I don't mean to disrespect Tendulkar, he is one of the great batting geniuses of our times, and his career can only be properly evaluated once it is over; but comparing him with Bradman, as too many Indian fans tend to do, is ridiculous. (This does not mean, by the way, that I believe that current sportsmen are not as good as those of the past; Bradman was an aberration, and we might never see such domination again in cricket.)
One of the first mails I received after I made my first post on 23 Yards (`Is there a crisis in cricket?') was from Prashant Gulati, who did not react to what I had written but went off on an intriguing tangent. He wrote:
In an interesting conversation with a friend the other day while we watched the Tour De France, I spoke about the alarming fact that so many sporting greats are either in action now, or have been in action after I was born. I refused to believe that Lance Armstrong was the best cyclist ever, sometimes shudder to think that I've actually witnessed Michael Jordan games on TV with my own eyes. And what about Barry Bonds and Sammy Sosa? The list is endless. I sometimes find it hard to believe, [and I] can't really get the feeling of awe [when I] read journals of players in the 1800s or early 1900s, [and read about them] being the best ever. I simply can't, because the best ever are playing right now. They're all still playing or just retired a few years ago. So I can only experience nostalgia, not awe.
Prashant then riffs a bit about how the modern game is so good (perhaps inspired by the link I gave to Tim de Lisle's column on the same subject), and ends by suggesting that I base a future post around the topic, "Just how good are today's greats?" So here we go, Prashant, and thank you.
So is ____ the greatest ever?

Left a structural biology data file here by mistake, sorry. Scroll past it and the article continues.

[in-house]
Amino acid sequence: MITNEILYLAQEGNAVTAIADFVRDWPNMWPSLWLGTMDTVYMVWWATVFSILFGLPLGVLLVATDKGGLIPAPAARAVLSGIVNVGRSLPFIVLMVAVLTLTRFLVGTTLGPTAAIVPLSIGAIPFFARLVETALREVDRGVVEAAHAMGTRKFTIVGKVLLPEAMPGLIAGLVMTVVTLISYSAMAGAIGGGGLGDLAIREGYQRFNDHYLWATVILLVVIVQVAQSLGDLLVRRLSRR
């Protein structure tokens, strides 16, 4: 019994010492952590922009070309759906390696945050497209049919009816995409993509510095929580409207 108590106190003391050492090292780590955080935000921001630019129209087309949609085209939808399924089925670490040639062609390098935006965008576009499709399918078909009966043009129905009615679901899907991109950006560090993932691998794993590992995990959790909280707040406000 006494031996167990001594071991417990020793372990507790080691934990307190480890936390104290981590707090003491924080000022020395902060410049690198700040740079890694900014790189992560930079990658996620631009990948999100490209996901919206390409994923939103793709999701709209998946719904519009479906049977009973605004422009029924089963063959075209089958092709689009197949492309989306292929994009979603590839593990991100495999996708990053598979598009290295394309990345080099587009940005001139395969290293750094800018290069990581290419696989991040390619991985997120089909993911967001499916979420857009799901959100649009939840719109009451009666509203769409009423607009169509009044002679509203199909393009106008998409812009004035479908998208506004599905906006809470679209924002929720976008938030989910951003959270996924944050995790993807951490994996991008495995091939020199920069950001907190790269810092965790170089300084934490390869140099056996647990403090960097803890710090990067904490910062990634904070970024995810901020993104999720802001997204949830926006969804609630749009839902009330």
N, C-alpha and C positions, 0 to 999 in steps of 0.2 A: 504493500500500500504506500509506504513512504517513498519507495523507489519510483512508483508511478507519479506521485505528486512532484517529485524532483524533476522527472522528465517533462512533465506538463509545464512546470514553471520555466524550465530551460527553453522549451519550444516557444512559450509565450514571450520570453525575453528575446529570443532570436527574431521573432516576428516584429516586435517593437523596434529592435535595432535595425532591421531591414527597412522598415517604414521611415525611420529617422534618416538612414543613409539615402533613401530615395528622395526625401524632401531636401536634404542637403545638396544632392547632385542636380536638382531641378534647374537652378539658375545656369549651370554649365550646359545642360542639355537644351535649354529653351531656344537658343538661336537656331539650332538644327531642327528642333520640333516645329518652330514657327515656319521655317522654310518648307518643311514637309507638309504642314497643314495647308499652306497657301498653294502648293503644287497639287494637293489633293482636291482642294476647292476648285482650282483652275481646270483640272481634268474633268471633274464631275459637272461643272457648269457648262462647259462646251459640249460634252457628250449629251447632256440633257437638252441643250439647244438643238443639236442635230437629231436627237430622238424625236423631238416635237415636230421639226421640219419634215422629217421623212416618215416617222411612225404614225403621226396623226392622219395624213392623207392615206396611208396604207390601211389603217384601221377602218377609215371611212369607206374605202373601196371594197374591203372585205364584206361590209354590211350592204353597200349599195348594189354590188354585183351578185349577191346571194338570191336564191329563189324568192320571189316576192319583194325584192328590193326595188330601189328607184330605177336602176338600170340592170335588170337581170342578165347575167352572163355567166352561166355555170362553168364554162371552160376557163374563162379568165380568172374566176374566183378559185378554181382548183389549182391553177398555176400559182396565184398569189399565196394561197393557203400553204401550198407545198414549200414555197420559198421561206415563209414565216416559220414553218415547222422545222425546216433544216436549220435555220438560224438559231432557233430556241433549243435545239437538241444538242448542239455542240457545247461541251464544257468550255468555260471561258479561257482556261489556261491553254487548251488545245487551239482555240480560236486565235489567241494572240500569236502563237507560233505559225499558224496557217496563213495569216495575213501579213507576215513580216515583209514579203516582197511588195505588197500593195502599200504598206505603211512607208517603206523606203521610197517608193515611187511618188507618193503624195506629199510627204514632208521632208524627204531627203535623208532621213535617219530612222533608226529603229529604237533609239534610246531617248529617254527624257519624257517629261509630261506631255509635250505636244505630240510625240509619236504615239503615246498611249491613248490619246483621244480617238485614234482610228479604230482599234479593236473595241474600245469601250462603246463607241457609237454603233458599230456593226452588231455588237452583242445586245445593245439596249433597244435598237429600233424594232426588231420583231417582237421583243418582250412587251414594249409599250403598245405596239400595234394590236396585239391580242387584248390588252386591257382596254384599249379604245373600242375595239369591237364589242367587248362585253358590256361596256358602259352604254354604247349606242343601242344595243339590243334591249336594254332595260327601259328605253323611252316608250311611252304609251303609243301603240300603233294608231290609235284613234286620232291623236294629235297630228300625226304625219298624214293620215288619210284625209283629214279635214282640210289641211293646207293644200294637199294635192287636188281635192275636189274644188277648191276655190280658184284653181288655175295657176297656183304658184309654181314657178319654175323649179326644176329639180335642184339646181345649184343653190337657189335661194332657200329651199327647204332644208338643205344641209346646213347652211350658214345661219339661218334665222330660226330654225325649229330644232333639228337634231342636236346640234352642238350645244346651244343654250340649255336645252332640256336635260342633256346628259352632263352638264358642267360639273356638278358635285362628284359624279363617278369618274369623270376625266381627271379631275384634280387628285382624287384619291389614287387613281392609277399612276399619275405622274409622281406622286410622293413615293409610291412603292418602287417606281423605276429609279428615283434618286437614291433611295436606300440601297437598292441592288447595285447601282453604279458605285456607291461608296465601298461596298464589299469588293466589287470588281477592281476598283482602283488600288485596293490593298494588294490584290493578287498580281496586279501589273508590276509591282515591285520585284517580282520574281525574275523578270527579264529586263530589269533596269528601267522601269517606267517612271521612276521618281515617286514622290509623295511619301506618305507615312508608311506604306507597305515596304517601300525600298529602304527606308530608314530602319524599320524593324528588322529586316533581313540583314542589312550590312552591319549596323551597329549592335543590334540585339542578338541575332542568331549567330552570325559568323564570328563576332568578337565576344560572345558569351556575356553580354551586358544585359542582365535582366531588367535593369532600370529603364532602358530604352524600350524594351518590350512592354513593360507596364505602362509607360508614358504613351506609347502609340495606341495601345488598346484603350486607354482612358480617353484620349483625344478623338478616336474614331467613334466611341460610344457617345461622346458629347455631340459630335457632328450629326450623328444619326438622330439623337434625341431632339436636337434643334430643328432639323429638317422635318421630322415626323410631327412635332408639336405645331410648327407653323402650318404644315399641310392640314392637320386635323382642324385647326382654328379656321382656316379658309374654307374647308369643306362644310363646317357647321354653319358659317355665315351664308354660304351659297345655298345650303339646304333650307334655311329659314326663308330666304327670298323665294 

There have been a rash of "greatest ever" debates in recent times (as opposed to "greatest", which I'm guessing might not be good enough). Over the last few years, Michael Schumacher and Lance Armstrong and Valentino Rossi and the Australian cricket team have all achieved statistical landmarks and broken records in their sport that were once thought unattainable. Is Schumacher the best Formula 1 driver ever? Is Armstrong really better than Eddie Merckx? Will Tiger Woods surpass Jack Nicklaus's feats?
The obvious answer is that there is no basis for comparison. How can we compare Walter Hammond, who played in the days of uncovered pitches, no helmets and the back-foot no-ball rule, with Rahul Dravid, who plays in an ultra-competitive professional age of coaches with laptops, fitness regimes, savvier field-placings (with customised attention from the opposition) and a far greater emphasis on fitness? It is almost as if Hammond and Dravid played two entirely different sports, and comparing them seems as silly as, say, comparing Joe DiMaggio and Don Bradman.
As William Fotheringham wrote about Armstrong, "To call him the greatest cyclist ever would be like saying Michael Schumacher is a greater driver than Juan-Manuel Fangio. Like Schumacher, he is a creature of his time, 'a charismatic leader who has the best means available at his disposal,' as Alain Prost said." (So now I'm quoting Fotheringham quoting Prost, and if any of you start quoting me, one nice relay we can start.)
Baseball is a particularly good sport to look at in this context. There have been virtually no rule-changes in baseball for more than a century now, barring occasional fiddling around with the height of the pitcher's mound and the strike zone. That makes it seemingly easy to compare achievements from 50 years ago to those of today - something that is somewhat difficult to do in cricket.